One benefit to this is that you can even define how long you're ok with 'stale' items, and fall back to case #1 (block until it's ready) if the item is too old to use at all.  If you take this approach, there’s at least a couple of possible implementation routes you can go down to make this happen.  One is to not cache the actual data, but an object containing the data, and the time after which you consider it stale (storing it in the cache with an expiration based on how long you’re ok using the stale value).  Another possible approach is to cache the value normally, but register a callback when it’s removed from the cache.  In that callback, add the value back to the ‘stale’ cache (or the original cache with a different key), and have your reads check both caches (or both cache keys).

Both of these approaches so far can work well to retrofit to a system at risk of a Cachenado, just by making a few tweaks to the places using the cache - for example, you could change to something like this:

var value = GetValueFromCache(key, () => DoWorkToGetValue(), timeout);

// use value

By supplying a delegate to call to load the data, and the timeout to use when storing it in the cache, we can move the details of the implementation of the above algorithm down into the caching module, where we can more easily iterate through several options.

So, with the second approach, we can avoid the Cachenado, while still delivering good performance to most of our users (except for the one who first encountered the stale cache item who has to wait out the rebuild), and even give us some flexibility in terms of how long we allow stale values to be used.

The final optimization we may be able to make here would be to not even make the first user who encounters the state item have to wait for it to be rebuilt. It sounds easy enough, right? Just create a task to load the value and update the cache and fire it off. Here though, we meet a potential problem when refactoring existing code. To this point, we'd continued to run DoWorkToGetValue in the same context it was originally designed for - on the thread processing a request from the user. Maybe this code uses HttpContext.Current, or SPContext.Current, or something else like that that's not accessible from a background thread. Or maybe it accesses values from session. Or any number of other things that may be problematic from a background thread. In a new application, or an application with a limited number of cache-loading paths to check, it may be feasible to do the work to change over to loads on the background thread - if you do, just make sure you also remember to do the empty-cache loads on the background thread as well. Otherwise, you'll only notice threading issues during the refresh calls, which may be few and far between for a long-term cache. The only thing worse than a threading issue is a threading issue that is based on an action that happens at random times (a cache expiration).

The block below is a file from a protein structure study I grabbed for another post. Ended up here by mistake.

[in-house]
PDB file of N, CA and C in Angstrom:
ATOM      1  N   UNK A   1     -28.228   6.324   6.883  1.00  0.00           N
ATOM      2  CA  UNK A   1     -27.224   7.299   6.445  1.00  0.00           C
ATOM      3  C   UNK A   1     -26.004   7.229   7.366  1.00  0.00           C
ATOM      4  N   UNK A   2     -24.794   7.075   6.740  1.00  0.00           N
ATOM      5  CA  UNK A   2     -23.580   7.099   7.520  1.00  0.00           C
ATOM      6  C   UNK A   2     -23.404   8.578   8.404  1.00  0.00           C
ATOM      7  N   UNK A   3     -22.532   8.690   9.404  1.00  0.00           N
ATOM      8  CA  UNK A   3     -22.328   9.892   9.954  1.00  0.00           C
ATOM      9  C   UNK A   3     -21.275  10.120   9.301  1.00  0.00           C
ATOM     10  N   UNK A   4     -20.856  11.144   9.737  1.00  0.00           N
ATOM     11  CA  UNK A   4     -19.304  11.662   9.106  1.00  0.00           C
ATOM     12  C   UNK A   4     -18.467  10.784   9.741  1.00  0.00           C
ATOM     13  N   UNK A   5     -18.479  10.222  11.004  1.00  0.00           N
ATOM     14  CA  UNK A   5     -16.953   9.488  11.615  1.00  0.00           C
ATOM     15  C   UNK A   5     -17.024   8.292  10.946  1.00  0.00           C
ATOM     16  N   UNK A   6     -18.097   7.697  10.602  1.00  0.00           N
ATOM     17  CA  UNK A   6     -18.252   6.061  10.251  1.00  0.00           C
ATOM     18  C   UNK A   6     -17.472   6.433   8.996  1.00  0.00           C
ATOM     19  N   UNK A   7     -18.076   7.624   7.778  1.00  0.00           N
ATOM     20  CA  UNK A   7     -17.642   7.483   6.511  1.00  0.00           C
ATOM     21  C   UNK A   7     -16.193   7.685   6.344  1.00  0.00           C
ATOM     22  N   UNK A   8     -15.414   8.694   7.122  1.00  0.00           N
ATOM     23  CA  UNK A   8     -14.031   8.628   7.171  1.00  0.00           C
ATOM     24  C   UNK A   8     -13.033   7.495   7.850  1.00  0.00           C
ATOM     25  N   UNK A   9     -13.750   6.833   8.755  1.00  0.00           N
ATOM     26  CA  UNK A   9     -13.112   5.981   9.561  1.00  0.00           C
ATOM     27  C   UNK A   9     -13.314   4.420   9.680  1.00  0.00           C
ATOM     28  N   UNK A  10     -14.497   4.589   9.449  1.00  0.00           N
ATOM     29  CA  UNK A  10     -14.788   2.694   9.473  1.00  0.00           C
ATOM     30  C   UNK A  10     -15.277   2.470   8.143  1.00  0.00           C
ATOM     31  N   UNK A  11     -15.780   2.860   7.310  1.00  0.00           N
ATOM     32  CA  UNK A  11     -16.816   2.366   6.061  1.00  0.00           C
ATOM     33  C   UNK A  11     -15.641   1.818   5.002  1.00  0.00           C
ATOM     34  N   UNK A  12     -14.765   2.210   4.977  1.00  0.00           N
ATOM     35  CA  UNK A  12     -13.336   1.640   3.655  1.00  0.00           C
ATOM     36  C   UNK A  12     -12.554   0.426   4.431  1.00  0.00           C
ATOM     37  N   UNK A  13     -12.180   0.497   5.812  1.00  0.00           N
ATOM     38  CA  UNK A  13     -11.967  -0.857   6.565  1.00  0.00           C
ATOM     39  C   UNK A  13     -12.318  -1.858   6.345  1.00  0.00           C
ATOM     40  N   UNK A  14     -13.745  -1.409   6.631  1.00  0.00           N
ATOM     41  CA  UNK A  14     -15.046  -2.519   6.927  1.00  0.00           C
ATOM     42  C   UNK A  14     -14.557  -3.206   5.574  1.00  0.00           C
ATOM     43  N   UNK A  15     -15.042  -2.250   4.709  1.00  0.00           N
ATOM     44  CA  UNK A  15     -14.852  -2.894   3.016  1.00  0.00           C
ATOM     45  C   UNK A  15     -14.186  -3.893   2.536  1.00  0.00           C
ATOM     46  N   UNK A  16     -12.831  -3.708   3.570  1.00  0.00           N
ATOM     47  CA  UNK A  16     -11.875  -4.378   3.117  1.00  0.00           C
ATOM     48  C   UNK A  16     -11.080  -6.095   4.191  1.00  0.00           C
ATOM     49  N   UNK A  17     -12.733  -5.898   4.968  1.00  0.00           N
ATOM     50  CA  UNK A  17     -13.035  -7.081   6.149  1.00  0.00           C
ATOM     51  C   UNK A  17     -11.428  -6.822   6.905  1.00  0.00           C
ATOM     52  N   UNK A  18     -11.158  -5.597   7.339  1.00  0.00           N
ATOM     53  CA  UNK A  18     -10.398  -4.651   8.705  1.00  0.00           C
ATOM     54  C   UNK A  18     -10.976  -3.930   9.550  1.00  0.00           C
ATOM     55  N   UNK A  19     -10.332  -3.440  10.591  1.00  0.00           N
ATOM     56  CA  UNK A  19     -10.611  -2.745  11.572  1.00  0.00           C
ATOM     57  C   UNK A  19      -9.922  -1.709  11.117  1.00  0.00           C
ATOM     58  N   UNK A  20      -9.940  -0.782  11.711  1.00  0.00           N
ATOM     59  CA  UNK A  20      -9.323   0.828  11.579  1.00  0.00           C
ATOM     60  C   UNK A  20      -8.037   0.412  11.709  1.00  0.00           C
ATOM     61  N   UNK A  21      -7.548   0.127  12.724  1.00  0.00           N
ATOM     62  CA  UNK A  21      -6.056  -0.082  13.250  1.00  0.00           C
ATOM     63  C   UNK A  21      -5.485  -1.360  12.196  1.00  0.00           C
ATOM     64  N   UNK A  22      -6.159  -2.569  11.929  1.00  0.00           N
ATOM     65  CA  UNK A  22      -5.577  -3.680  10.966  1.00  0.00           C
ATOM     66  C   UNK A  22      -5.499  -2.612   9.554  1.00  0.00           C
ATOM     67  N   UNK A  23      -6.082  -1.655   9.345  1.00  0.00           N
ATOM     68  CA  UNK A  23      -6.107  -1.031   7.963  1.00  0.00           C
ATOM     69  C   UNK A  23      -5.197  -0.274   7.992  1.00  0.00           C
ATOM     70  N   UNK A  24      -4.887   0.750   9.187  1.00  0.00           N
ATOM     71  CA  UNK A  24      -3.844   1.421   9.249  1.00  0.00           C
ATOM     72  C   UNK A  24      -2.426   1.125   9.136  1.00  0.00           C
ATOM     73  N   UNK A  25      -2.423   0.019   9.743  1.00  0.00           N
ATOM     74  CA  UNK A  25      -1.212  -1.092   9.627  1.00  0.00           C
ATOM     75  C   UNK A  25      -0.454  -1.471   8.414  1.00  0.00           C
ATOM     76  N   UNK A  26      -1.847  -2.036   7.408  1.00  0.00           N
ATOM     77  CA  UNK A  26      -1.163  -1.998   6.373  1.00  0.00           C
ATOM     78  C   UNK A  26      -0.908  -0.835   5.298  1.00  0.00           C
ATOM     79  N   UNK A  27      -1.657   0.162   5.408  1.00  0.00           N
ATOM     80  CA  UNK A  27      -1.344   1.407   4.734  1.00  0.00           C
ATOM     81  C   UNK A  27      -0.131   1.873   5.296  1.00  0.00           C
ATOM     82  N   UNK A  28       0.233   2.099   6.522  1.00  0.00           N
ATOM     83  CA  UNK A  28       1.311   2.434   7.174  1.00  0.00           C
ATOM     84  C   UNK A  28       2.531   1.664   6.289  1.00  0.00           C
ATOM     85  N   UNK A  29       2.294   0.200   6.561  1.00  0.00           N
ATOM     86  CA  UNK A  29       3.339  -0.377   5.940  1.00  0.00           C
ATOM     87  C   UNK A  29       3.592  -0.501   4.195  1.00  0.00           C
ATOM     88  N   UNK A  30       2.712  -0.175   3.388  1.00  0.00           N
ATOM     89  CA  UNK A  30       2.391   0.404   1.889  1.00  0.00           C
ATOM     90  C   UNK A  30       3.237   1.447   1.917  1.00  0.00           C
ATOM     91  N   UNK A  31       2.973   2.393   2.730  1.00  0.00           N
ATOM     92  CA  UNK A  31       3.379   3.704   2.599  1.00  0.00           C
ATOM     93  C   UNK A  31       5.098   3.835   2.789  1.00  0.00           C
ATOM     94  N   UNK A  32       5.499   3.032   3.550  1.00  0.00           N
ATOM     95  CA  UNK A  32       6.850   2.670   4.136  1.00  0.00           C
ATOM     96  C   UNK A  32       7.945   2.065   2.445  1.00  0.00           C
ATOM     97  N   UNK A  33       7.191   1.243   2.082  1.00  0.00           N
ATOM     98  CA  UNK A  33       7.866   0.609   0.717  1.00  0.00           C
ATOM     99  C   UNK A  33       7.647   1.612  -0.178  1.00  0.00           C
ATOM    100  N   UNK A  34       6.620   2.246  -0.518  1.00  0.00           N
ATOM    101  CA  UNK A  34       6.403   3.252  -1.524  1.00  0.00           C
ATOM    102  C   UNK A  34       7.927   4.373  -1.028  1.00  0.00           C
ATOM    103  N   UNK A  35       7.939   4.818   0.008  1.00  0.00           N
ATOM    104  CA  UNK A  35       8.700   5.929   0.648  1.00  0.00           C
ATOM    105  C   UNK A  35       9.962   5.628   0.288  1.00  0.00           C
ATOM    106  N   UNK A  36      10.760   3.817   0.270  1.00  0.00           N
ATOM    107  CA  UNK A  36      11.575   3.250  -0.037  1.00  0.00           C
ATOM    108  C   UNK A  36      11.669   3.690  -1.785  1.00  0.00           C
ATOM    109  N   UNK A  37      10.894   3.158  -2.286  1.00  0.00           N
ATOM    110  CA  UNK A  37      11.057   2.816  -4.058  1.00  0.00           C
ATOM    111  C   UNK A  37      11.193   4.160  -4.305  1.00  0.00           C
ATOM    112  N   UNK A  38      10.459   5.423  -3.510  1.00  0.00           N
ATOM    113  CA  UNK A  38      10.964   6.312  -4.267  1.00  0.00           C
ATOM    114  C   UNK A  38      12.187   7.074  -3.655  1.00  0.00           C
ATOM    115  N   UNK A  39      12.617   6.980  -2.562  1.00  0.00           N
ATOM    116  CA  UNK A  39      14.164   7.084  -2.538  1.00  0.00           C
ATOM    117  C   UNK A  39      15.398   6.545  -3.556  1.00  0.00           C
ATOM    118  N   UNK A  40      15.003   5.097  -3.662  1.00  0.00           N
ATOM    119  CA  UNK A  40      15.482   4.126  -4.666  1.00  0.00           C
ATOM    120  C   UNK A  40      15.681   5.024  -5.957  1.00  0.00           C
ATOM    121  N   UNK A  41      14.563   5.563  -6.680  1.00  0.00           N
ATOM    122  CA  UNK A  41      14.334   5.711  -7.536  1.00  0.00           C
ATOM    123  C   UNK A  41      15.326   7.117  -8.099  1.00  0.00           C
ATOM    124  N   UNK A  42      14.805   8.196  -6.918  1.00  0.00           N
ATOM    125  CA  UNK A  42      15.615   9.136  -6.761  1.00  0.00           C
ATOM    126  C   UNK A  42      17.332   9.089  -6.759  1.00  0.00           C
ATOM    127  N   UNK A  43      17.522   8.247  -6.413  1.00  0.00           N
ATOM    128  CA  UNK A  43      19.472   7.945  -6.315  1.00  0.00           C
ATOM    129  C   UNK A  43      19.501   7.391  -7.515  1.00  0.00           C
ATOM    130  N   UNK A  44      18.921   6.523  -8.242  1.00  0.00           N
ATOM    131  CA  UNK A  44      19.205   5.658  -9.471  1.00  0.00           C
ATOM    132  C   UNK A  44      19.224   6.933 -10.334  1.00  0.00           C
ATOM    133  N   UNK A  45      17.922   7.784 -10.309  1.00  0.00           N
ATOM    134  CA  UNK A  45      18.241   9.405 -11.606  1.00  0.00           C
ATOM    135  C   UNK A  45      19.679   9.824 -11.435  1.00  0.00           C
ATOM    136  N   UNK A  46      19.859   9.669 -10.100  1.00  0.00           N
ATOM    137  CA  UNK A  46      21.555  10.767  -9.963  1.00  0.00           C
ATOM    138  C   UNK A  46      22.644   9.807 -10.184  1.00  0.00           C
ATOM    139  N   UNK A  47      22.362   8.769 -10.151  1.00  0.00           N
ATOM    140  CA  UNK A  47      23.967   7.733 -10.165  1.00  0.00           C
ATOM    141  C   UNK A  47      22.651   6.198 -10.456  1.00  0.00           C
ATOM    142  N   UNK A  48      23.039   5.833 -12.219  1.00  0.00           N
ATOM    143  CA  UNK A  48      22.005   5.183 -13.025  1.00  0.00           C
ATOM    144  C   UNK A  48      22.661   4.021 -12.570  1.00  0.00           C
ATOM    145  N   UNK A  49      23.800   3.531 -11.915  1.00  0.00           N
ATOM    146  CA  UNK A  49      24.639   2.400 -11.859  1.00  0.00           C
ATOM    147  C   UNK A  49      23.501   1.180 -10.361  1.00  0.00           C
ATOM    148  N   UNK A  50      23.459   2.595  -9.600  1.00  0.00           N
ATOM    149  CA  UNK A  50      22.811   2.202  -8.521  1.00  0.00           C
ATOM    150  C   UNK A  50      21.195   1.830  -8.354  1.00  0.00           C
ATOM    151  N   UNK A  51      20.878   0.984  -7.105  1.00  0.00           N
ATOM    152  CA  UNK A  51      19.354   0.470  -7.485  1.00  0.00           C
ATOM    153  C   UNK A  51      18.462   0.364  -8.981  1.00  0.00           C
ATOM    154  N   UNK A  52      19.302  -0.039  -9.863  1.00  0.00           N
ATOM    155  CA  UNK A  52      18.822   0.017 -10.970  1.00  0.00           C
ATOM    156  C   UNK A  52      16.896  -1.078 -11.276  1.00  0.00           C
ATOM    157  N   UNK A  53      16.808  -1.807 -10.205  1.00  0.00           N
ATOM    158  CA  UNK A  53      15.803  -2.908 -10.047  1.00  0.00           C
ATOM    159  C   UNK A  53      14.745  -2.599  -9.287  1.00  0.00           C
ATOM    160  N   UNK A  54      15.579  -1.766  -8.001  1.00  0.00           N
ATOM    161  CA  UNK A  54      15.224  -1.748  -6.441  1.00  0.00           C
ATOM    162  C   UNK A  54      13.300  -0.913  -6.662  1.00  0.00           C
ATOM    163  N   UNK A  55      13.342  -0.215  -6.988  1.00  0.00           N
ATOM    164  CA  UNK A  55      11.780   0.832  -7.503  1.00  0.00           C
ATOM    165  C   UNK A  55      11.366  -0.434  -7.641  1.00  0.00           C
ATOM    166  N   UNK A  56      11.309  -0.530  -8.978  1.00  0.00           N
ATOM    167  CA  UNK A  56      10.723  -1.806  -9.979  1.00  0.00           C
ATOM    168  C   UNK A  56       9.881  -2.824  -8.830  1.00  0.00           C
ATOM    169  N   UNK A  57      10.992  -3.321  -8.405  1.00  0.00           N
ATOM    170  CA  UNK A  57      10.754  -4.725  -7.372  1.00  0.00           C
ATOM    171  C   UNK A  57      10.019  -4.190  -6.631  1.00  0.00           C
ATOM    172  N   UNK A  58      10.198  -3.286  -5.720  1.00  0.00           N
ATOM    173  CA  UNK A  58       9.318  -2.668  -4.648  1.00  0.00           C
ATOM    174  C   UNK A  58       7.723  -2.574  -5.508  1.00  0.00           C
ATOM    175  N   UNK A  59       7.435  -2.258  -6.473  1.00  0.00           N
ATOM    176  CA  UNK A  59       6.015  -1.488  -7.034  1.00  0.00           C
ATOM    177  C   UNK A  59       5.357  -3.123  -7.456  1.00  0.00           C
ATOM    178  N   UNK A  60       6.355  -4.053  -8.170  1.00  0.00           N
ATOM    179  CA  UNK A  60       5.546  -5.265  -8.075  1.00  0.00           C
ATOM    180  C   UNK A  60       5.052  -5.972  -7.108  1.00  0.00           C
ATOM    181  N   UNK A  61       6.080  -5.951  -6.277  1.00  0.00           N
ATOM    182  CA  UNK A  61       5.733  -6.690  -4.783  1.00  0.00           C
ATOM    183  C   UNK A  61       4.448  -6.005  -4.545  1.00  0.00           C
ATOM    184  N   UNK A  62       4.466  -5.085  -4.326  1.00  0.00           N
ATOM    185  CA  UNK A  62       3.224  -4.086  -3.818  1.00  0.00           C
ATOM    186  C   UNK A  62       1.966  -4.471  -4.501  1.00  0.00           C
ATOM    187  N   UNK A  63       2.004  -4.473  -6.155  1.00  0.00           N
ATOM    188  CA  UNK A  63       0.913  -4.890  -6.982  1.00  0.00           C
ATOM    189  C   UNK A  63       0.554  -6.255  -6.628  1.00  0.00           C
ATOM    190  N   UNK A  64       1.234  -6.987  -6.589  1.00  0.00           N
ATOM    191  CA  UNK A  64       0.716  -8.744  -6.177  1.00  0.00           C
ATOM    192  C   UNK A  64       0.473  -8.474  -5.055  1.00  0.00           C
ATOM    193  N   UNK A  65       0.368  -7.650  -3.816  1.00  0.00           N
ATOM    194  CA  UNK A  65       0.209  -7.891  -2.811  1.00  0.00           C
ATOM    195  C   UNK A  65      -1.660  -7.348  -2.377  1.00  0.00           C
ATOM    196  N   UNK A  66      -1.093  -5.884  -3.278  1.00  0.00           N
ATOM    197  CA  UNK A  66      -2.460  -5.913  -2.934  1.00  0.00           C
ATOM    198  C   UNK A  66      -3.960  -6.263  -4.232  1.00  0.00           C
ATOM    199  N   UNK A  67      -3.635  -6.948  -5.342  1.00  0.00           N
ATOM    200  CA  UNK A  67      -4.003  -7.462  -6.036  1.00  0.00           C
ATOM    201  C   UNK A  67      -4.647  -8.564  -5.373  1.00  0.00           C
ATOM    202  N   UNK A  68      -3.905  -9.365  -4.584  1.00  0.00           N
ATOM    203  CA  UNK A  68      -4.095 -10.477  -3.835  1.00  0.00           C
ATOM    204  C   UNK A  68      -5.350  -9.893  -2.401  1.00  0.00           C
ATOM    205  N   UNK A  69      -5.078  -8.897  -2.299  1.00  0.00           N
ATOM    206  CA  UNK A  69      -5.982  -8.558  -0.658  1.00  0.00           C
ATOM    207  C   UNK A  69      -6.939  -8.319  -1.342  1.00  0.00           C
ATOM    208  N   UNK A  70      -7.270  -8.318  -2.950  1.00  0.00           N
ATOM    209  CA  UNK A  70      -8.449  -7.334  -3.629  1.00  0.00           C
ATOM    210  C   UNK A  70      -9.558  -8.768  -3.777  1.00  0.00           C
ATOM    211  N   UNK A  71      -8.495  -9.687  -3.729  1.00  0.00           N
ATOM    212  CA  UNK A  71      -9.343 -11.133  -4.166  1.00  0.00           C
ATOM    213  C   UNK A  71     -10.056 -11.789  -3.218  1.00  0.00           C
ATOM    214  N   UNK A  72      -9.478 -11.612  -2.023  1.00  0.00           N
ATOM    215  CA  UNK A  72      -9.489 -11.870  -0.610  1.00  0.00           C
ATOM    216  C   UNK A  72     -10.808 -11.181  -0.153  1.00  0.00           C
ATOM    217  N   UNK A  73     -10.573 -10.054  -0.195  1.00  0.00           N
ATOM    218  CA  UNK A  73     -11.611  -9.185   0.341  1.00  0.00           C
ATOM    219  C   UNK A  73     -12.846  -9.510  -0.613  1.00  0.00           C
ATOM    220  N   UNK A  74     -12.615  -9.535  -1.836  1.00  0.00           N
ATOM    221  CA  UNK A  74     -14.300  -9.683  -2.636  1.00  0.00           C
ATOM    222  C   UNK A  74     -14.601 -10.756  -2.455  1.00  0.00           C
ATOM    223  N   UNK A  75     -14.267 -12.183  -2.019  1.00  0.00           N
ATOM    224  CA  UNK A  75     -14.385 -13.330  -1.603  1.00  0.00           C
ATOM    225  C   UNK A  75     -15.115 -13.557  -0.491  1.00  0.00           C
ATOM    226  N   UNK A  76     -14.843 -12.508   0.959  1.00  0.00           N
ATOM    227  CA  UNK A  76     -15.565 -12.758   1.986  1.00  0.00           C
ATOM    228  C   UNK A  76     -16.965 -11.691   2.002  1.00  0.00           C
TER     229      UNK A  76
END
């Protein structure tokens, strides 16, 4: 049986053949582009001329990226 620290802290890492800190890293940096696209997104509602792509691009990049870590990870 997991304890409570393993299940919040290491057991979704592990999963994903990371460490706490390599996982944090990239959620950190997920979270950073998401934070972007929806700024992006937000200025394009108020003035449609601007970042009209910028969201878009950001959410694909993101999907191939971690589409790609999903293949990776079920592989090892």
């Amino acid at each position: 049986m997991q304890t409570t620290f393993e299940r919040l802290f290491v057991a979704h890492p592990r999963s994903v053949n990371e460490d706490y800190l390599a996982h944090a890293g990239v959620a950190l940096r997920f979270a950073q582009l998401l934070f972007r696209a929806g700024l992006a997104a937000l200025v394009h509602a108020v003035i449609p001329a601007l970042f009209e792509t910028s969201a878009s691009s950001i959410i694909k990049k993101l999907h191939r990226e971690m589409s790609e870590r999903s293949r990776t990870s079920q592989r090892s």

On this particular project, we ended up going with solution #2, as this is an in-production application that we didn't want to risk a regression by introducing background threads right now. Switching to approach #3 (background-loading) is something we may consider in a future release when more testing can be devoted. We may not even bother with it though - no cache items take more than a few seconds to load, so it was only the confluence of many requests for the item arriving just after it expired, plus the number of items that expired right around the same time that lead to the Cachenado.